As the warm glow of summer gives way to the chill autumn winds, the world begins to withdraw into itself. People remain indoors, their doors and windows shut tight. Trees shed their leaves, and animals prepare food and shelter for the long cold winter. The cycle of the year has reached its descending phase, at the opposite pole from the flourishing days of spring.
Yet for the Jewish people, this is the time of year when we experience a great surge of renewal. On Rosh Hashanah and Yom Kippur our neshamos were cleansed and our slates cleared, and we realigned our priorities in life. But perhaps more than anything else, Shabbos Bereishis gives us a true sense of a new beginning. As we watch the Torah scroll rolled back to its very first parchment page, it is as if we are witnessing the entire year being rolled back to give us a fresh start. We open the pages of the Chumash and read about the creation of the world with a sense of excitement that does not diminish from year to year. If anything, it grows stronger. It is a springtime of the spirit, a time when Jewish souls blossom and bloom.
The prelude to this wonderful time was Simchas Torah, when we held hands in song and dance to honor the completion of the annual reading of the Torah and its commencement once again. But the question presents itself: Why do we choose this particular time for this great outburst of rejoicing? Why now more than on Shavuos, the anniversary of the actual Giving of the Torah to the Jewish people at Mount Sinai, are we called upon to celebrate in such a festive manner?
The answer lies in the very first words of the Torah – “Bereishis, in the beginning, Hashem created the heavens and the earth.” Our Sages point out that in Scriptures the word reishis sometimes refers to the Torah. Therefore, they explain, we are also being told that “with the Torah, Hashem created the heavens and the earth.” What, however, is the connection between the Torah and creation?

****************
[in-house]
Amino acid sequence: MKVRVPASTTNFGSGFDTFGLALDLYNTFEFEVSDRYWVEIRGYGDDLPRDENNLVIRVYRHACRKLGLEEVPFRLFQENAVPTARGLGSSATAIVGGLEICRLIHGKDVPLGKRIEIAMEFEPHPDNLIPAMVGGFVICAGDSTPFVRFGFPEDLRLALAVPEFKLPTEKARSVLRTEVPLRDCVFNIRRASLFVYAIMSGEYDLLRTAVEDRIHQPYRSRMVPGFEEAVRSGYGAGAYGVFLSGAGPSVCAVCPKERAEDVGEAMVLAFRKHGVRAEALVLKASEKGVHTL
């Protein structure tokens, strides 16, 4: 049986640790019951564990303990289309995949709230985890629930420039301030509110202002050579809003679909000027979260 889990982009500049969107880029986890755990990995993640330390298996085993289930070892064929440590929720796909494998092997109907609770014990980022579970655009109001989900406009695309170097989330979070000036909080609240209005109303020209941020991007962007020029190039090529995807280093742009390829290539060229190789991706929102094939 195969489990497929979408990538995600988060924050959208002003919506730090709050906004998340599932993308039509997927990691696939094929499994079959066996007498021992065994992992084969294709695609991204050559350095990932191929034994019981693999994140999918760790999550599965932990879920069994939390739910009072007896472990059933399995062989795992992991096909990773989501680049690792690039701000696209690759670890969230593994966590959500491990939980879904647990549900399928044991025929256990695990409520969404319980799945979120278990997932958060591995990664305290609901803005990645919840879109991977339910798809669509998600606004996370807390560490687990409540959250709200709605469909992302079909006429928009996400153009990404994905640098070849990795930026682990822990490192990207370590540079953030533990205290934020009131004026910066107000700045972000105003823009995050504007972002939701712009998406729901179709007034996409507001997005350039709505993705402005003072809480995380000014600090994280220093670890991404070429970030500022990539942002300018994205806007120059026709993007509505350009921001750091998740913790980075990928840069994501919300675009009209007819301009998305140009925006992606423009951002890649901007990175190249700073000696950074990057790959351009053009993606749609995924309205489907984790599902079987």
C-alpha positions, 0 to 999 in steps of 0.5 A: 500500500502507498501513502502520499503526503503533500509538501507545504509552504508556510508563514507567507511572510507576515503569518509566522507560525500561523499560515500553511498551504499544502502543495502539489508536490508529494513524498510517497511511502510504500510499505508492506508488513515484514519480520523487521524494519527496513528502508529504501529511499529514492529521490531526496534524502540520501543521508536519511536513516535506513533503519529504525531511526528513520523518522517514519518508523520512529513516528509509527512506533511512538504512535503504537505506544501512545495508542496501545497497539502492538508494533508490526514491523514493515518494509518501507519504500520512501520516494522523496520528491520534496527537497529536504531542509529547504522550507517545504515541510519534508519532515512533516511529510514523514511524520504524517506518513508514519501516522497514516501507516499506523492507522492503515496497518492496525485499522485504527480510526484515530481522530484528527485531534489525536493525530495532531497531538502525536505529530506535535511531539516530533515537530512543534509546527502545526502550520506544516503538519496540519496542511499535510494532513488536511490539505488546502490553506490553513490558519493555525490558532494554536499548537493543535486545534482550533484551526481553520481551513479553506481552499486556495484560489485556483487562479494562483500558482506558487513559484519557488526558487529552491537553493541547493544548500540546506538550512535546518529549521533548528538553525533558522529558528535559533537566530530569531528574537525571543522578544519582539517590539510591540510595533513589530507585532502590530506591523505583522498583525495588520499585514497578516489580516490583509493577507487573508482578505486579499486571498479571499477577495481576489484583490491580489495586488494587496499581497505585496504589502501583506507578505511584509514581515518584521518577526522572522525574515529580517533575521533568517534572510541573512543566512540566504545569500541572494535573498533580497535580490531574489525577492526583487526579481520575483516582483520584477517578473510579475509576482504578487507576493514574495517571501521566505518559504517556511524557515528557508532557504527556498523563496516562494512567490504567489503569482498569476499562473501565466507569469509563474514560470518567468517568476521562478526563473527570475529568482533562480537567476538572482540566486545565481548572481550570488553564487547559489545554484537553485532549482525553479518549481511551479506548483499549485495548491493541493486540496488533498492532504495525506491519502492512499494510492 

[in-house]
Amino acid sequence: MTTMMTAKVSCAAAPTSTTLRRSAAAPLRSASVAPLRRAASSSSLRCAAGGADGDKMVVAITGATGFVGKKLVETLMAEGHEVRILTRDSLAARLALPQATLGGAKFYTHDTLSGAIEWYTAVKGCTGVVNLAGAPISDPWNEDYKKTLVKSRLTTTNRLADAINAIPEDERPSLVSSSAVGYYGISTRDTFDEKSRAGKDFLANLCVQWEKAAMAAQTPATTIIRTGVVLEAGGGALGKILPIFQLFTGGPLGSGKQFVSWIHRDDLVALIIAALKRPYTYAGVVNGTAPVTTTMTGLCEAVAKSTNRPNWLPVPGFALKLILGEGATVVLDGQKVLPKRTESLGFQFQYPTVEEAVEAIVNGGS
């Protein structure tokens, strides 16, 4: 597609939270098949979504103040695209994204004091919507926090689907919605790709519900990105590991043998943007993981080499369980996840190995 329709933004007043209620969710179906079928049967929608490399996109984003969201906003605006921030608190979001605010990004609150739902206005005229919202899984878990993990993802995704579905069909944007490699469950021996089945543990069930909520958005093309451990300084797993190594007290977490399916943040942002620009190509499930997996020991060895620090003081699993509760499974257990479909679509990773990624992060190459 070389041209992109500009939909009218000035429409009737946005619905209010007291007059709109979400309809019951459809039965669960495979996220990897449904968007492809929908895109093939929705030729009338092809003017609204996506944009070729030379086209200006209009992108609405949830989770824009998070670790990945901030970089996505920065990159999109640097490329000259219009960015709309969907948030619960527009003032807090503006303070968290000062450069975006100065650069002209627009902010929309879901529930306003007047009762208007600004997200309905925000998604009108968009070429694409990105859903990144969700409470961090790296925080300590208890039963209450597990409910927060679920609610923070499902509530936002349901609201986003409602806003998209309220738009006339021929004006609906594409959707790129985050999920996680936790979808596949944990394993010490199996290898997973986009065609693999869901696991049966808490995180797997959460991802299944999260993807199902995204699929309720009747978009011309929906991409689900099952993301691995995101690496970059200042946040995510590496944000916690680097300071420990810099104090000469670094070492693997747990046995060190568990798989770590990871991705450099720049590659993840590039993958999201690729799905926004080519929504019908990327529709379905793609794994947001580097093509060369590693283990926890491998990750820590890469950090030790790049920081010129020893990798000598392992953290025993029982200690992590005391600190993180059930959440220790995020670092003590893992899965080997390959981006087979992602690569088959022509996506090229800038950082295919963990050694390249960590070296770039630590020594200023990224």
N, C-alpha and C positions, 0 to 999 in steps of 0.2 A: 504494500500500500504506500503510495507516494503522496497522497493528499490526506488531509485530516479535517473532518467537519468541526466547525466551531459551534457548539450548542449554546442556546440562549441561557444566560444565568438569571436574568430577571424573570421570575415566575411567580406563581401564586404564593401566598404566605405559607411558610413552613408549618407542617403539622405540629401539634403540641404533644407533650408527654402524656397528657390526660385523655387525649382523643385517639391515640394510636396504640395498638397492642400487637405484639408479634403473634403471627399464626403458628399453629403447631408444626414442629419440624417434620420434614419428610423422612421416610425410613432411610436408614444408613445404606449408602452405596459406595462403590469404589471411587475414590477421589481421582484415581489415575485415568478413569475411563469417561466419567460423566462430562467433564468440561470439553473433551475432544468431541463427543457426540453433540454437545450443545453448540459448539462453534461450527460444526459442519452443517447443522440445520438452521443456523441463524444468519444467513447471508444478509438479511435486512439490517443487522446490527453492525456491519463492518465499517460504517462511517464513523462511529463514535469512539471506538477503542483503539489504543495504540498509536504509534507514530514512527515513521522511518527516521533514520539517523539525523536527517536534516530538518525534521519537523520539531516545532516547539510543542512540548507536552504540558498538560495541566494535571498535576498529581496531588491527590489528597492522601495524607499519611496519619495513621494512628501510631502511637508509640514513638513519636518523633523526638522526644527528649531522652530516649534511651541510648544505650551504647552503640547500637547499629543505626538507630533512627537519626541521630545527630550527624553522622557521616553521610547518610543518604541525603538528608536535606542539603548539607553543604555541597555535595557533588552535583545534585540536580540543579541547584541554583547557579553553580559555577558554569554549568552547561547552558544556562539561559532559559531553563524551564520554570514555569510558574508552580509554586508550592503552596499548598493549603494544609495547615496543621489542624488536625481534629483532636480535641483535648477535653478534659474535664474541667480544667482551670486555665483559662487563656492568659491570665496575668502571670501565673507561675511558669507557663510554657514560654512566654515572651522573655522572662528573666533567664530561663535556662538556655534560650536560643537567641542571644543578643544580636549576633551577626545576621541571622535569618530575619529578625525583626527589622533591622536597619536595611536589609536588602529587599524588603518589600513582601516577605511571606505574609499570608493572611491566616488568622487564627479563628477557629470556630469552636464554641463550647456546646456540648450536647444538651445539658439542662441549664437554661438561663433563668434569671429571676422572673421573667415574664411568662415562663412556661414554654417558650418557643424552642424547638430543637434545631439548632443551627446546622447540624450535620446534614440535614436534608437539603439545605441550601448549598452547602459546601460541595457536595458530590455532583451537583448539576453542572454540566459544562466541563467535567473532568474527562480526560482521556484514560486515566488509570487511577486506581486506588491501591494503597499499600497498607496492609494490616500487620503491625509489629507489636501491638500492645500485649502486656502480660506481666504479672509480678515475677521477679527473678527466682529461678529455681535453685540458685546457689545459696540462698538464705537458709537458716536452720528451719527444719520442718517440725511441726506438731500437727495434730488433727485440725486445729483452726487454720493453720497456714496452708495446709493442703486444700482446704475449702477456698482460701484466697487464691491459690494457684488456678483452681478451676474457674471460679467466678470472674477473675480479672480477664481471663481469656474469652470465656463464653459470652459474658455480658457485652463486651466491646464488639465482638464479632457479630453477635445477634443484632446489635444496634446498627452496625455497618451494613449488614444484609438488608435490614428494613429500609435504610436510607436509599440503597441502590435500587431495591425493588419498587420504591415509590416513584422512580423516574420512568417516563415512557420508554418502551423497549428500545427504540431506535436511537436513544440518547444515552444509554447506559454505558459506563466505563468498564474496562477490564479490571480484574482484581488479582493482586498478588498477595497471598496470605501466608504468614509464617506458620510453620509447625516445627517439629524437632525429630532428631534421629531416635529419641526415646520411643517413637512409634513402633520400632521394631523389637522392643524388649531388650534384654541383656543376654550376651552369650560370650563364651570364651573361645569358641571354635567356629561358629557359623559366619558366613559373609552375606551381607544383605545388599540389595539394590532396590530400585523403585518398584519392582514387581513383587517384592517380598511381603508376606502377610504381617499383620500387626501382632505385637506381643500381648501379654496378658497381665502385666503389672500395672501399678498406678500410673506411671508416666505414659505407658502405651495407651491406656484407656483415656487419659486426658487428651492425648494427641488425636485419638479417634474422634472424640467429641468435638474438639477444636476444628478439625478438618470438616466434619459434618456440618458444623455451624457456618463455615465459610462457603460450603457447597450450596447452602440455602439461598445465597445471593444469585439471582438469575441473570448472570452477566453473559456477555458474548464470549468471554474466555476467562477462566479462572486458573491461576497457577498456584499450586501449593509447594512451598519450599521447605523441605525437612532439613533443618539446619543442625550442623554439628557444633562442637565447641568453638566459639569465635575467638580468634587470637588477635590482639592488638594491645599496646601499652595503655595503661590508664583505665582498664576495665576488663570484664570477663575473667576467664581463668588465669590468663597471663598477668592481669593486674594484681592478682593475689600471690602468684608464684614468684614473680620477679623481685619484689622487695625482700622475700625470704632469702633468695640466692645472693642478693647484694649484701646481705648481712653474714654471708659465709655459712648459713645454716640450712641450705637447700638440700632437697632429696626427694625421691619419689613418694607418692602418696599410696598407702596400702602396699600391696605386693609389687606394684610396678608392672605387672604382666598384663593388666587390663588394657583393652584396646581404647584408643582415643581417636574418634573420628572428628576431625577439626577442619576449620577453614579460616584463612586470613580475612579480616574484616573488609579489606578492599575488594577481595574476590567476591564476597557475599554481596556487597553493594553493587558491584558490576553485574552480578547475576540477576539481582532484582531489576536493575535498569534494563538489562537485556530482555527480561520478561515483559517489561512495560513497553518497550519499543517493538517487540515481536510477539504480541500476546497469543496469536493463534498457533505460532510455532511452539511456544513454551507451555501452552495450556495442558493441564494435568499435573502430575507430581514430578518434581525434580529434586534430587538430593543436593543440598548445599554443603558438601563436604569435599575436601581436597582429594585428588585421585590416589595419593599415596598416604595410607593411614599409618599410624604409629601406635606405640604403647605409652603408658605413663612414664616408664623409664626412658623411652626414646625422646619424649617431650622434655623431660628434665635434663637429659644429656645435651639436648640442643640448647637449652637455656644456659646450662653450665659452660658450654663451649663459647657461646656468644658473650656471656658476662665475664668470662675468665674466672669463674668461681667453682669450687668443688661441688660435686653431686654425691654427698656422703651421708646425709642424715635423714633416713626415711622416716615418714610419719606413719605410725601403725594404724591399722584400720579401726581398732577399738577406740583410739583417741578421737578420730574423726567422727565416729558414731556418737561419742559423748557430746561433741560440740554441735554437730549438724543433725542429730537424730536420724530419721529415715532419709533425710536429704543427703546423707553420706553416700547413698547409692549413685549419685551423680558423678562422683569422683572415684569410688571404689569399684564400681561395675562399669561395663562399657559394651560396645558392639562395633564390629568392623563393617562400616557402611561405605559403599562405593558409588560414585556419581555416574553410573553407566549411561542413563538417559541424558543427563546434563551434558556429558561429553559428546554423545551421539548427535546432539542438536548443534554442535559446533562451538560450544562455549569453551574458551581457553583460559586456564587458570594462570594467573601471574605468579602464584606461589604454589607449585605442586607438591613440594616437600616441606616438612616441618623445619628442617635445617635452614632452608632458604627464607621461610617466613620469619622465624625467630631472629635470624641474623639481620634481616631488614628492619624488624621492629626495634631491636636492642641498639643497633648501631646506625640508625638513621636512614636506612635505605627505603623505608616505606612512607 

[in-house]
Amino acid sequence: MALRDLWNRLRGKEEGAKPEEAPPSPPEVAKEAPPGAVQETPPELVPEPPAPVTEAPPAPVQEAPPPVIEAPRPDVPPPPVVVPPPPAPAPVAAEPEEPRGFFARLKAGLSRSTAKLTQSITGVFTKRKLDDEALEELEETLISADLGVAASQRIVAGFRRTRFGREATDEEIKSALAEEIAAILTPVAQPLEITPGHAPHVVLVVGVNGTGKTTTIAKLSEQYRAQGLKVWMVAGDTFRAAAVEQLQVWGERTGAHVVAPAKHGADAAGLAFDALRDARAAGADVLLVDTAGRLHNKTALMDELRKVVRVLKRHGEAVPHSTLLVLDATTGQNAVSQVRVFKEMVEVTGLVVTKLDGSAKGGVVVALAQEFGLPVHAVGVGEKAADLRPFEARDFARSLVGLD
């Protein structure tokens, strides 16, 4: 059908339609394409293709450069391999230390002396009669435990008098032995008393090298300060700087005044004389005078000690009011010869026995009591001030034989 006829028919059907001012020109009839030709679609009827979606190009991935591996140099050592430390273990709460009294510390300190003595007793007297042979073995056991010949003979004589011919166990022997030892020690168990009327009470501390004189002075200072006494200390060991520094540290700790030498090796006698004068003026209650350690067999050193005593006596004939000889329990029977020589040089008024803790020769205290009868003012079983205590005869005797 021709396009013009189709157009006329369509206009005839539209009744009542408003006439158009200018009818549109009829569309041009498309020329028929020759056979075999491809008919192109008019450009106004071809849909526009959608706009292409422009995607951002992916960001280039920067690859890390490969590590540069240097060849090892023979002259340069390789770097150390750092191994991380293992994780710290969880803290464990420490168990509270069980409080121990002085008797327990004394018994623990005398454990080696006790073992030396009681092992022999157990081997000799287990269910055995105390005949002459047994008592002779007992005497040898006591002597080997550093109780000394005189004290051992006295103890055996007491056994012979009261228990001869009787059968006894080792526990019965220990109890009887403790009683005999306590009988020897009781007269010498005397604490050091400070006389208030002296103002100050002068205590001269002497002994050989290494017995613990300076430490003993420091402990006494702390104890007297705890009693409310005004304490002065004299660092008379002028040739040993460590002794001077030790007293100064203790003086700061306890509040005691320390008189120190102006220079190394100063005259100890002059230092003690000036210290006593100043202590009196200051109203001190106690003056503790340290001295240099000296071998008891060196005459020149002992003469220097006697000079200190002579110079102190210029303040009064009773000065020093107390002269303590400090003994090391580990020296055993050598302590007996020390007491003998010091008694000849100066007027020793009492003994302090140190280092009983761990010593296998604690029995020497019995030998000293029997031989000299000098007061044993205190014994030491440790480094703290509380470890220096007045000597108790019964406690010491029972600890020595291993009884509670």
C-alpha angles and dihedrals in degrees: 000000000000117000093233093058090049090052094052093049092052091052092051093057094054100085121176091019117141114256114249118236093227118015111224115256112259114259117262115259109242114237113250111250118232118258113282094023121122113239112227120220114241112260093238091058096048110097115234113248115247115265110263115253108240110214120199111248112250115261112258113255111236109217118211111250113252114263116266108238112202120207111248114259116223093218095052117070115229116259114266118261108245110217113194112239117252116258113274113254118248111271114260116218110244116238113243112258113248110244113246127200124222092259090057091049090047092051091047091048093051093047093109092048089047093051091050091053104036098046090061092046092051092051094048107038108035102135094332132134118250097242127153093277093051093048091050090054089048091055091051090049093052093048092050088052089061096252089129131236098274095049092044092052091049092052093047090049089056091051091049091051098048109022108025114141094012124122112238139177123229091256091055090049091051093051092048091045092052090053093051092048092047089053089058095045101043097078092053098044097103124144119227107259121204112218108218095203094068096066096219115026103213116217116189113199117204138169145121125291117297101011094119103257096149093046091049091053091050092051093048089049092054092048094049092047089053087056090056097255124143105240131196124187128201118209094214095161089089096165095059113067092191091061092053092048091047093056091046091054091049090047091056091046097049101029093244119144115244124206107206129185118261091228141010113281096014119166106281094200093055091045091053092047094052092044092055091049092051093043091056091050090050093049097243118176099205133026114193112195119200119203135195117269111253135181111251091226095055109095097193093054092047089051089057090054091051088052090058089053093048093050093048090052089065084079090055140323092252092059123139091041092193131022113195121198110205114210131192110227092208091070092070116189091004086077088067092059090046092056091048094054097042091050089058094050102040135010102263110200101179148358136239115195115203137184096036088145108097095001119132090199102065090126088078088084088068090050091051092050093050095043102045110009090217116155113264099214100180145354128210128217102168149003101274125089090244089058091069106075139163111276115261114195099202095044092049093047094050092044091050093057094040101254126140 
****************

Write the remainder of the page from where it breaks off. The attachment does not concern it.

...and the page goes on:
Let us think for a moment about a suspension bridge. Many of drive across such bridges on our daily trek to work, but how often do we take notice of this marvelous piece of architecture? And even if we did take notice of this marvel of grace and solidity, would we have the capacity to appreciate it fully? Surely not. Unless we were personally involved in the actual building the bridge, we could not begin to imagine the enormous amount of design, engineering and planning that went into the bridge, not to mention the daunting complexity of the actual construction.
The living world around us is, of course, infinitely more marvelous and complex than the greatest human architectural feats imaginable. It is a triumph of design that only Hashem could have accomplished. But where is the blueprint for this world? Where are the engineering plans? They are all in the Torah. “Histakel b’Oraisa uvarah alma,” our Sages say. “He looked into the Torah and created the world.” The laws, the concepts, the mystical secrets of the Torah are the keys to the universe. The spiritual Torah and the physical world exist in a state of perfect integration.
Simchas Torah is our crowning celebration of the Torah. On Shavuos, we commemorated the spiritual gift of the Torah, its mitzvos and teachings which represent our connection to eternity. On Simchas Torah, however, we commemorate the Torah as the very foundation of the physical world. We dance around it in a circle to signify that the Torah is the focal point of creation which controls and energizes everything around it.
Our joy is complete. Not only is the Torah our passport to eternity, it is also our key to the here and now. Torah is the basis of all creation, and connecting with it allows us to live in perfect harmony with our surroundings.
The nip of autumn may be in the air, but as we begin to read Bereishis, it is springtime in our hearts. Text Copyright © 2006 by Rabbi Naftali Reich and Torah.org.
Rabbi Reich is on the faculty of the Ohr Somayach Tanebaum Education Center.